"Snow in August" is an offbeat TV movie, part gritty reality and part fantasy, at the center of which is the curious friendship between an Irish Catholic altar boy and a refugee rabbi in post-World War II Brooklyn.
The two-hour production, based on the 1997 best-seller by Pete Hamill, airs Sunday, Aug. 12 at 8 p.m. on Showtime.
The year is 1947 and the main topic of conversation in Brooklyn between Michael Devlin and his parochial school buddies is the batting average of Jackie Robinson, just signed by the Dodgers as the first black player in baseball's major leagues.
Devlin lives in borderline poverty with his mother, an Irish war bride whose husband -- Devlin's father -- was killed in the war.
In the mean streets outside, a gang of Irish toughs terrorizes the neighborhood and kills a Jewish storekeeper, a crime witnessed by Devlin. The Irish code against "squealing" keeps the secret bottled up in the boy.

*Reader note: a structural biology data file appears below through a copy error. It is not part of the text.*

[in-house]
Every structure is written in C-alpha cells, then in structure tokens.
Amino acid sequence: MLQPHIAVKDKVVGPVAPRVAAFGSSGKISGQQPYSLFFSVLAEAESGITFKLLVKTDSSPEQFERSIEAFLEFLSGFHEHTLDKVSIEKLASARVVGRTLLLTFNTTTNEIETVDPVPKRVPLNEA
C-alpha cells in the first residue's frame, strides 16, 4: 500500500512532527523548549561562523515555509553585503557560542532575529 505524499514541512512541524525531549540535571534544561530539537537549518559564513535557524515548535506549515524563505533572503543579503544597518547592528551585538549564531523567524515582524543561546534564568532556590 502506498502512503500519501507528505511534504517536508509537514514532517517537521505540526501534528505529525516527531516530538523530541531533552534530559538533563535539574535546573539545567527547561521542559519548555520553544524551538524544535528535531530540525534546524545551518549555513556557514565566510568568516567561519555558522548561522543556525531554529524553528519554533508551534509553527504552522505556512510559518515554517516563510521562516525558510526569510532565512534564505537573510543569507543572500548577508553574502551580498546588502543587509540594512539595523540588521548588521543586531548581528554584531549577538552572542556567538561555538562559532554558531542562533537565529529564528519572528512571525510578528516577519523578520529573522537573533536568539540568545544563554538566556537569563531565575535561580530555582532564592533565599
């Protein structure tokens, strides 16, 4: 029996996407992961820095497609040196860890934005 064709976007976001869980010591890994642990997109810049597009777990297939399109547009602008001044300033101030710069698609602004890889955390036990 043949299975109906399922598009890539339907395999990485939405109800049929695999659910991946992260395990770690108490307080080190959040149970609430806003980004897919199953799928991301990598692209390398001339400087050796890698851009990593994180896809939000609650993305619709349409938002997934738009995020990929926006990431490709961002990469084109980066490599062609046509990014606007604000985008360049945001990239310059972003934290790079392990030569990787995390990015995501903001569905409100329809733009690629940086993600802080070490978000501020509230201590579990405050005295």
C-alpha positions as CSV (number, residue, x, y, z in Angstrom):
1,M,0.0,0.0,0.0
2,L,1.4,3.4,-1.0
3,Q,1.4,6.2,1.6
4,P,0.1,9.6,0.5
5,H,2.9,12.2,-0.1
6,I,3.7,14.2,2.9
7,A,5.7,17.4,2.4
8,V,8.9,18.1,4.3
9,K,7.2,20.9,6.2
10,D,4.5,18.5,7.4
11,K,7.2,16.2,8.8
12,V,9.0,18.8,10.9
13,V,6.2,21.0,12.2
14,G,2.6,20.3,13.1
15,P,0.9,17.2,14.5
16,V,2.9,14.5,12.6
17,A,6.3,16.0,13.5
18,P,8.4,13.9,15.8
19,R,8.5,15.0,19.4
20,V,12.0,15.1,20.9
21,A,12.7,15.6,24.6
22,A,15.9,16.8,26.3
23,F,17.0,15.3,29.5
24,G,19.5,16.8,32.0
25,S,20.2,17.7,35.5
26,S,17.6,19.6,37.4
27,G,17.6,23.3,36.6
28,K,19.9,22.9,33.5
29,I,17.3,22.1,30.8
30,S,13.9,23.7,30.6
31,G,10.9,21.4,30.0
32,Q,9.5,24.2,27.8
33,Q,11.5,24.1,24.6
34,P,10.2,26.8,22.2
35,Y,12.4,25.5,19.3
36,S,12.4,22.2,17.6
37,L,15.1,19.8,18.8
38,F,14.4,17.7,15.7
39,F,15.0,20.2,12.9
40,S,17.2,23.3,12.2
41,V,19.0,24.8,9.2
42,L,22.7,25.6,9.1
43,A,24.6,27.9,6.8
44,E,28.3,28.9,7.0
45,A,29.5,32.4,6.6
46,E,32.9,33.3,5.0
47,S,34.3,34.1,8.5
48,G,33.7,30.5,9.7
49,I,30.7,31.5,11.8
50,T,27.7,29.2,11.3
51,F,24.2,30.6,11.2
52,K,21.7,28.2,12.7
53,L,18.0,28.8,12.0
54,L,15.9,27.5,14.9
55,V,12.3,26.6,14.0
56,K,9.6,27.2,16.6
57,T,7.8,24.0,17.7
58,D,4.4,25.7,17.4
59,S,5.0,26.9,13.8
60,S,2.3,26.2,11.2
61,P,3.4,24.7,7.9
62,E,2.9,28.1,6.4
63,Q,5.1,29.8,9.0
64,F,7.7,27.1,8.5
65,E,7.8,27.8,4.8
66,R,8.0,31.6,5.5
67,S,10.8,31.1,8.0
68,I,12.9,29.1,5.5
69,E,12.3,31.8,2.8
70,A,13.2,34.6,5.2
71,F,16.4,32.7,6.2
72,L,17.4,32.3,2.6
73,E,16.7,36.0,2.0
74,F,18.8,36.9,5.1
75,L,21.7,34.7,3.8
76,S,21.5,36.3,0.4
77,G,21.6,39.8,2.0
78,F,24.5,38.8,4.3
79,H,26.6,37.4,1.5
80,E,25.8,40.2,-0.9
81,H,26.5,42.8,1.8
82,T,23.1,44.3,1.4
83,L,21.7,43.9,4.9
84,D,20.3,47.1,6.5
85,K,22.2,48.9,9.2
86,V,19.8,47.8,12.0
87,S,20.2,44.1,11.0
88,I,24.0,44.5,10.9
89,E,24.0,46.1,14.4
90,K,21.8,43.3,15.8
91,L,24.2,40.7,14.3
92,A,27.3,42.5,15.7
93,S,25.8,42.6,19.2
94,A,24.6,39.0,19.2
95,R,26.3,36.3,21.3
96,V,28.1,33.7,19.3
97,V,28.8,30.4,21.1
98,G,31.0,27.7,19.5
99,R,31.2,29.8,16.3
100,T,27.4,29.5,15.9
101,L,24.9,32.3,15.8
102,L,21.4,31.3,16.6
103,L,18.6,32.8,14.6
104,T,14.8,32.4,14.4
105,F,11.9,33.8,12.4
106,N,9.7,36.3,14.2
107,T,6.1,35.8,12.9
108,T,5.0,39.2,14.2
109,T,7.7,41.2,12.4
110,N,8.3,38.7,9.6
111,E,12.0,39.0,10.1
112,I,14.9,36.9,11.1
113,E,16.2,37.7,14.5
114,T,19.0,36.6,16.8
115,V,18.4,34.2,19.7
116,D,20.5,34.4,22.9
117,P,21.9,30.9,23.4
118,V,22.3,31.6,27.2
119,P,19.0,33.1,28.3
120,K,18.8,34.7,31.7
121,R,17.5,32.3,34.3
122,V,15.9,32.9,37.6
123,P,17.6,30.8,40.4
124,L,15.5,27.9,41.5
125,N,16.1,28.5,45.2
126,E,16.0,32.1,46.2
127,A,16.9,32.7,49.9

In an odd encounter, Devlin meets Rabbi Judah Hirsch, a Holocaust survivor and widower from Prague, who hires the boy as a Shabbos goy.
The unlikely friendship between the two ripens, and in some welcome humorous interludes, Devlin tries to teach the rabbi English, especially baseball terminology ("What's a three-bagger?" asks Hirsch. "A kind of suitcase?")
In return, the rabbi teaches the boy Yiddish and tells him the legend of the golem, who defended the Jews of Prague in the 16th century.
When the gang leader threatens the life of Devlin and his mother, the boy can think of only one protector -- he must create his own golem.
Director-screenwriter Richard Friedenberg has drawn sensitive performances from Stephen Rea, a Protestant Irishman, as the dignified and tormented rabbi; Peter Tambakis as a boy carrying a heavy responsibility; and from Lolita Davidovich as his widowed mother.